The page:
National Abolition
Hall of Fame
and Museum
National Abolition Hall of Fame and Museum
Jermain Wesley Loguen (1813-1872)

Photo Courtesy, Onondaga Historical Association

 

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Once hailed as the “Underground Railroad King,”Jermain Wesley Loguen was born on February 5, 1813, into slavery in Davidson County, Tennessee. Known then as “Jarm Logue,” he was the son of David Logue, his white master, and an enslaved woman named Cherry. Jarm stole his master’s horse in 1834, escaped to Canada West where he farmed for a few years. In 1837 he went to Rochester, New York, finding employment as a hotel waiter. He attended Beriah Green’s abolitionist school at Whitesboro, New York, though he did not graduate. While there he started a Sunday school for African American children in Utica. He married Caroline Storum of Busti, New York, in 1840. They had six children, one of whom (Amelia) married Lewis Douglass, the son of Frederick Douglass.

The Loguens moved to Syracuse in 1841. Jermain taught school and became a licensed preacher of the African Methodist Episcopal Zion Church, serving congregations in Syracuse, Bath, Ithaca, and Troy. He was as much an abolitionist activist as a minister and became one of the nation’s most active agents of the Underground Railroad. He assisted the Rev. Samuel J. May, a Unitarian clergyman in Syracuse, with his Underground Railroad work but gradually took the lead. The Loguen house near the intersection of Pine and Genesse Streets was a principal station or depot on the Underground Railroad. Loguen placed letters in the Syracuse press openly discussing his activities and asking for donations to assist fugitives. Loguen is said to have aided more than 1500 freedom seekers.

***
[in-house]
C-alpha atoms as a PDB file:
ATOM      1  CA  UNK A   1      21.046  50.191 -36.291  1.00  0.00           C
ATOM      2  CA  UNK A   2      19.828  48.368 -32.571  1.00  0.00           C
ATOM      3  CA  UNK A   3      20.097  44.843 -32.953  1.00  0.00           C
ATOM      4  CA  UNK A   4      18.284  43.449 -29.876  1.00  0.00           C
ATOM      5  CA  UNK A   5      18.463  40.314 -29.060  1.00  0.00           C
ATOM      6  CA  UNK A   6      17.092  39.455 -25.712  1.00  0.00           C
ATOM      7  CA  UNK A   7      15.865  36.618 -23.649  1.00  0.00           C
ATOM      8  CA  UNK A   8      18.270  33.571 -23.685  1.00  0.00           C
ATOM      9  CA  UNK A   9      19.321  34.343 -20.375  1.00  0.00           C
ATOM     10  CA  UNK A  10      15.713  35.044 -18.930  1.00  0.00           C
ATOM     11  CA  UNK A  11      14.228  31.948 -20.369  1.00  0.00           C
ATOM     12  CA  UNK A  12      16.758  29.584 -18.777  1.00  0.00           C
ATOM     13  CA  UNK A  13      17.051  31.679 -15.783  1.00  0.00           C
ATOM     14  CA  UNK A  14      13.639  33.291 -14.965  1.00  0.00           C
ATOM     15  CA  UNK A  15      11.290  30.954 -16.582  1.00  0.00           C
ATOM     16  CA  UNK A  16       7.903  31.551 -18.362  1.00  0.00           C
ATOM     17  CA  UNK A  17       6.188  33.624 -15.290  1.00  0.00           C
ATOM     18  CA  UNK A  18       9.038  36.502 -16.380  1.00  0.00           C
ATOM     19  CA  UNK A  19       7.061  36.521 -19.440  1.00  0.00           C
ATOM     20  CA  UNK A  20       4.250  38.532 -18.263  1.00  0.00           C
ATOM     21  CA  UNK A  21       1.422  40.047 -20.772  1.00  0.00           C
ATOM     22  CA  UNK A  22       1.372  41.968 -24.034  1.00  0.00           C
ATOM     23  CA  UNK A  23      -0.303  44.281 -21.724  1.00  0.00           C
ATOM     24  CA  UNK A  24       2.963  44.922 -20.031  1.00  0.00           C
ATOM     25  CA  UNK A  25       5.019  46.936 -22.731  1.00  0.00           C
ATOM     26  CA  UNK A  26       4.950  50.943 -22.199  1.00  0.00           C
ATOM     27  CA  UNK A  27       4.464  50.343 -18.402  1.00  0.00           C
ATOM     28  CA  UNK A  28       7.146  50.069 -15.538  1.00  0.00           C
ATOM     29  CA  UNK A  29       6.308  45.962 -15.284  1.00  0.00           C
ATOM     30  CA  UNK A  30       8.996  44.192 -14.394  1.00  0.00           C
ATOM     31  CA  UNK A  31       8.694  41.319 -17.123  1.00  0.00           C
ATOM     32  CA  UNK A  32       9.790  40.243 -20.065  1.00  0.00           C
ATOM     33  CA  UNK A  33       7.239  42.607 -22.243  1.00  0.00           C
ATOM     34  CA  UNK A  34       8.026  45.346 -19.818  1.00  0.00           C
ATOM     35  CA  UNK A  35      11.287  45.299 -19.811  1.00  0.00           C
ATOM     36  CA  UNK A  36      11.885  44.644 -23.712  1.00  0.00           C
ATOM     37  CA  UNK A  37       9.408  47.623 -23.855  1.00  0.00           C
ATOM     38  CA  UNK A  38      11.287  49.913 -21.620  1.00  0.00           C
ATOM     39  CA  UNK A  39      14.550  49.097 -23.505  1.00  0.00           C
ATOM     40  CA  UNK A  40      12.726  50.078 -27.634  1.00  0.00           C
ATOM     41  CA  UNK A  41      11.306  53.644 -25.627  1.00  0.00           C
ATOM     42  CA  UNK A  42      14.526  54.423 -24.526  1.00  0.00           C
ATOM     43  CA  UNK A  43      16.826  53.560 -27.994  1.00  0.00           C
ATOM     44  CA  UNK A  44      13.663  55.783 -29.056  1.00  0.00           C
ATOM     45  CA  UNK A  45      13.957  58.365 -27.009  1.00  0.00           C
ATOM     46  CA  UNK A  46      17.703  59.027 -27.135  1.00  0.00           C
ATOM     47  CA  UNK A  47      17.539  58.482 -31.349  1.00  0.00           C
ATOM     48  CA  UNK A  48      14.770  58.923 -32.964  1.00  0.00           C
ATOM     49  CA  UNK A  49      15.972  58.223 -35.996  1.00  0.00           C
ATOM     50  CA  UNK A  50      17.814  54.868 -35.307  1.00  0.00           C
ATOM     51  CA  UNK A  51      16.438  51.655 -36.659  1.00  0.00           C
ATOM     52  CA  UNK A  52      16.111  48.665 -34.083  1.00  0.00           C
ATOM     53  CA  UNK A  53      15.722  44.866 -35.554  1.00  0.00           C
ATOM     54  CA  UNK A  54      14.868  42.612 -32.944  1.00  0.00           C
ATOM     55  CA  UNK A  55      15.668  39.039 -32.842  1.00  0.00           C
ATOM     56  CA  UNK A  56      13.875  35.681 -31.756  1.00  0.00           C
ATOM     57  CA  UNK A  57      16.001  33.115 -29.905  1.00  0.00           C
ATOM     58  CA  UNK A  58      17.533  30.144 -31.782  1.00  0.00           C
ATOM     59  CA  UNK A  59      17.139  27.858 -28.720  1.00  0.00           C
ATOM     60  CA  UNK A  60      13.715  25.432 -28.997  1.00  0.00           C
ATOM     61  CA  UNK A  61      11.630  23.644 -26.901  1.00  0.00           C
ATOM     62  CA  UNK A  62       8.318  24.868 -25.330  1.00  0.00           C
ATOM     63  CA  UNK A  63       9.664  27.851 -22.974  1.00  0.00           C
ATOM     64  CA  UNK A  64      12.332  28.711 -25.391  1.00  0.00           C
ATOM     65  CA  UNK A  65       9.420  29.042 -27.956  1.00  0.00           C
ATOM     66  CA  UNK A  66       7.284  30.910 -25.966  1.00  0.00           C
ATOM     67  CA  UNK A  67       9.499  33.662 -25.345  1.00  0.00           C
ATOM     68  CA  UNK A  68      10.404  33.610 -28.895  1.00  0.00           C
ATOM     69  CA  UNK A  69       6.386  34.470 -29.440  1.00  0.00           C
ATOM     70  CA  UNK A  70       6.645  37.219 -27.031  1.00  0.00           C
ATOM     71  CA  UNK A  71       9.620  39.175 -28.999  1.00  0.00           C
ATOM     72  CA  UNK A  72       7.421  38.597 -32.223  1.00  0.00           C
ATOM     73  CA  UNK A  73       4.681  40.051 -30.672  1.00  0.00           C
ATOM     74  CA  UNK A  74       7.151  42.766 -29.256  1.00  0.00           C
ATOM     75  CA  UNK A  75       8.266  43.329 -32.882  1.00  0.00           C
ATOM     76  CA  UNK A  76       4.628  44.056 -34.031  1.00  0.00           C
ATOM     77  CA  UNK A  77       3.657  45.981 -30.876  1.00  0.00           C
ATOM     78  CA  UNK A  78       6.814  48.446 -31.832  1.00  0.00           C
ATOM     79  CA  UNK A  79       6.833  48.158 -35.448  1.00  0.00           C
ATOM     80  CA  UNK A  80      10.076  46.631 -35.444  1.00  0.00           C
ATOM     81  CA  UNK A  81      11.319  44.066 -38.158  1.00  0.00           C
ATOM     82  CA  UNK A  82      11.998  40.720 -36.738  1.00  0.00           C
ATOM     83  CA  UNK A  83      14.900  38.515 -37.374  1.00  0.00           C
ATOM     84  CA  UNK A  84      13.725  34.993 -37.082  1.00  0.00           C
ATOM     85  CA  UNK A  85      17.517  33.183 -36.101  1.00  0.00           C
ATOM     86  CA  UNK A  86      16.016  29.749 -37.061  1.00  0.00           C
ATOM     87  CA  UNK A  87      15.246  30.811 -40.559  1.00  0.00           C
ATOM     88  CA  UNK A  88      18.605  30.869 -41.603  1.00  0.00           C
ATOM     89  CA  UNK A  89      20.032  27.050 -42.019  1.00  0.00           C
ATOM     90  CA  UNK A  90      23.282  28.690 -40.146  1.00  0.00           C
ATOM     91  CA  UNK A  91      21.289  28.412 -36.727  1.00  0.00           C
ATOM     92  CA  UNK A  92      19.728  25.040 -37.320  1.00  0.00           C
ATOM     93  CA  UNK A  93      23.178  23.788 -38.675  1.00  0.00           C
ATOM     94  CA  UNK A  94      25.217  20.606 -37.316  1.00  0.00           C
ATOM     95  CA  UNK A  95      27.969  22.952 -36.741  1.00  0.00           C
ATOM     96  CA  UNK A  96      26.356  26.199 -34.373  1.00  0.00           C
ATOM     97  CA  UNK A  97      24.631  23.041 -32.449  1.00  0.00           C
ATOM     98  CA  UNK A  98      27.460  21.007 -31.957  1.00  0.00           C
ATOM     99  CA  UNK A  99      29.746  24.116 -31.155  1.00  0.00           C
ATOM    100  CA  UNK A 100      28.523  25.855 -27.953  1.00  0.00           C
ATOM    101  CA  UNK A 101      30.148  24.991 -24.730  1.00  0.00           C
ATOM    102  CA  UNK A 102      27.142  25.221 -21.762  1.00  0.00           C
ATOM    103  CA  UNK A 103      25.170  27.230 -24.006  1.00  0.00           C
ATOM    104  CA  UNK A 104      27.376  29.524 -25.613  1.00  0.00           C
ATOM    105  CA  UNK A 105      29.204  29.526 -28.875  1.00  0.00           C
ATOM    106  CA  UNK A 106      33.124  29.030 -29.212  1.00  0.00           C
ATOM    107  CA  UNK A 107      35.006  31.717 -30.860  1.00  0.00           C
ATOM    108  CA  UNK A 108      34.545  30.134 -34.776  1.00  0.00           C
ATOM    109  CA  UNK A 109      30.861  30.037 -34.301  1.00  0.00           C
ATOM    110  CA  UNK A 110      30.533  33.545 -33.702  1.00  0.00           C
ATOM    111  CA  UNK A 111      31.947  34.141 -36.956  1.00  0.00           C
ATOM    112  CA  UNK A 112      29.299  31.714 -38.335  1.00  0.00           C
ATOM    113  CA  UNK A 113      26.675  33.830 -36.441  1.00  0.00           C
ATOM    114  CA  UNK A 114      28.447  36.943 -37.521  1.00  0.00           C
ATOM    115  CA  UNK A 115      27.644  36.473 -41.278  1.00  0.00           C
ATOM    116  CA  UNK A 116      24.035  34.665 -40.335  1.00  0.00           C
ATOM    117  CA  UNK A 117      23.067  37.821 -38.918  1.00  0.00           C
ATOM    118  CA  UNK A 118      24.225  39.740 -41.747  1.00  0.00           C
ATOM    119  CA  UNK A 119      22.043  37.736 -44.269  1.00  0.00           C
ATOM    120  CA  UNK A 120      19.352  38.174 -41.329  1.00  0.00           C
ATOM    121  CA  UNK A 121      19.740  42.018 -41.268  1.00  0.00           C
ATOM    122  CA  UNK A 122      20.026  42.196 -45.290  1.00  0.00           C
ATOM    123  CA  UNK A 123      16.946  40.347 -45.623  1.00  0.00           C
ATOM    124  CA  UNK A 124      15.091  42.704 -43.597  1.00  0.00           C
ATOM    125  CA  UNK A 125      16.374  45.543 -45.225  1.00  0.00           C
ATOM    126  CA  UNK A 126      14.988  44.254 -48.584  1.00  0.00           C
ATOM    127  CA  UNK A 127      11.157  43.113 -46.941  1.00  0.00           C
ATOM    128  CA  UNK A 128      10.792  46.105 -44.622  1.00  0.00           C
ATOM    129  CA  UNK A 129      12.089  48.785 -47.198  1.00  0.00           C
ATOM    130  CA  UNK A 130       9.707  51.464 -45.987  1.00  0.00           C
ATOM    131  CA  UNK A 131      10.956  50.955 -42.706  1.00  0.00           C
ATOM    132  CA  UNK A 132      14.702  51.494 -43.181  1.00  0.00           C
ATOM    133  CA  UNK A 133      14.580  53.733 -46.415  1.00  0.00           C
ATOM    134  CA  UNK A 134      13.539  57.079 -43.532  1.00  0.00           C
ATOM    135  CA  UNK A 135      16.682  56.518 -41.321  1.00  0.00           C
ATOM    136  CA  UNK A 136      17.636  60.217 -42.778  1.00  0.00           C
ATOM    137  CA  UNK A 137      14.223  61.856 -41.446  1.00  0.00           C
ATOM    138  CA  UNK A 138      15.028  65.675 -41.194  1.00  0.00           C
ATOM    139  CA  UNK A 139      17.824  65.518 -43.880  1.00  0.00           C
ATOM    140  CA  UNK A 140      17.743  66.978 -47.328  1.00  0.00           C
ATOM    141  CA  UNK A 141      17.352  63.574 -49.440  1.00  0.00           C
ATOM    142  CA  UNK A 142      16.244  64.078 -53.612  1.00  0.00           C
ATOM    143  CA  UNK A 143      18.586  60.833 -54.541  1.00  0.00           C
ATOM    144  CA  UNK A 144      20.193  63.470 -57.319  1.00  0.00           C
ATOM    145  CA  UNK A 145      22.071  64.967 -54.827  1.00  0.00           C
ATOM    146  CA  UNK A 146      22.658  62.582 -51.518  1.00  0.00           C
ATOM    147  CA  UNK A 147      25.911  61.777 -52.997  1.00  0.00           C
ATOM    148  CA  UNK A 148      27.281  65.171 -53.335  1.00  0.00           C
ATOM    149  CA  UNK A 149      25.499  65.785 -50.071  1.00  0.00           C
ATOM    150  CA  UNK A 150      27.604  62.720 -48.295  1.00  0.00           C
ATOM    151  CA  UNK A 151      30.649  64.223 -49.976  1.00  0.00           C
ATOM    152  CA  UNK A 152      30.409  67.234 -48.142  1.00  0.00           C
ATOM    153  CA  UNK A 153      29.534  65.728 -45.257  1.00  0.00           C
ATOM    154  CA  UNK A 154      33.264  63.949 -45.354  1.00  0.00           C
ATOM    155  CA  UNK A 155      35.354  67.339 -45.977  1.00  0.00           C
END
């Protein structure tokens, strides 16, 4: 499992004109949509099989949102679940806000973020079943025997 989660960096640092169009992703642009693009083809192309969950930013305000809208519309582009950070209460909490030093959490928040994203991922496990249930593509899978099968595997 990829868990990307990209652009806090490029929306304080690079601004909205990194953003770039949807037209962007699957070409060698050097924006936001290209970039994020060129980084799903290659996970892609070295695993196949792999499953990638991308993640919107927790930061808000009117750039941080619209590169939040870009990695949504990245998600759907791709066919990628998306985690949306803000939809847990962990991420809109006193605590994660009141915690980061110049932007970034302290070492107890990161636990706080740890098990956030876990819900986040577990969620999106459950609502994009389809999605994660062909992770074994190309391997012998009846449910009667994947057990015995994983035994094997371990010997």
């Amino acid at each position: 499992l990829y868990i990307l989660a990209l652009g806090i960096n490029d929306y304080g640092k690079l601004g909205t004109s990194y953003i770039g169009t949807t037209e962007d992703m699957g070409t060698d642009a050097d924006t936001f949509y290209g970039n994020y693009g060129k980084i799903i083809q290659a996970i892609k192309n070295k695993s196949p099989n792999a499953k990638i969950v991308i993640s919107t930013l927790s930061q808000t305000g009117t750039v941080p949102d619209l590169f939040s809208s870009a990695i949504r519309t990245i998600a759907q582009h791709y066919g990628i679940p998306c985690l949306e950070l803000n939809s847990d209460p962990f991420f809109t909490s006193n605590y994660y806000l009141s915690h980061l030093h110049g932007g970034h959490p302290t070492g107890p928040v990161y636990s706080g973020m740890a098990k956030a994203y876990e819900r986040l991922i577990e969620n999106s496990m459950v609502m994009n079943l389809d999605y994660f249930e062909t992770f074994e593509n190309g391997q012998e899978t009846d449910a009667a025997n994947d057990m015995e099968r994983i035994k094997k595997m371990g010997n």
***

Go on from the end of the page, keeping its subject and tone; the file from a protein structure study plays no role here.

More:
Perhaps the most celebrated case in which Loguen was involved took place on October 1, 1851. A runaway by the name of William Henry was arrested under the Fugitive Slave Law of 1850. Loguen joined a committee of abolitionists, black and white, that rescued Henry (known as “Jerry”) and assisted him in escaping to Canada.

After the Civil War, Loguen took an interest in the welfare of the newly freed people and continued his church work. He was elevated to the rank of bishop of the AMEZ denomination in 1868, responsible for the Alleghany and Kentucky Conferences. In 1872, Loguen was about to take up a mission assignment to the Pacific Coast when tuberculosis forced him to resign and seek a cure at the mineral springs in Saratoga Springs, New York. He died there on September 20, 1872. He was buried in Oakwood Cemetery, Syracuse.

 

 

Related Links:

The Narrative of  the Rev. J. W. Loguen, as a Slave and as a Freeman. A Narrative of Real Life (1859)  online version

http://docsouth.unc.edu/neh/loguen/menu.html

 

Syracuse and the Underground Railroad

http://library.syr.edu/digital/exhibits/u/undergroundrr/case3.htm

 

Jerry Rescue Monument (Syracuse)

http://www.waymarking.com/waymarks/WM3E9_Jerry_Rescue_Monument_Syracuse_New_York

 

Additional  Reading:

Hunter, Carol. To Set the Captives Free: Reverend Jermain Wesley Loguen and the Struggle for Freedom in Central New York, 1835-1872. New York: Garland, 1993.

 

Sernett, Milton C. “’A Citizen of  No Mean City’: Jermain W. Loguen and the Antislavery Reputation of Syracuse.” Syracuse University Library Associates Courier 22 (Fall 1987): 33-55.

 

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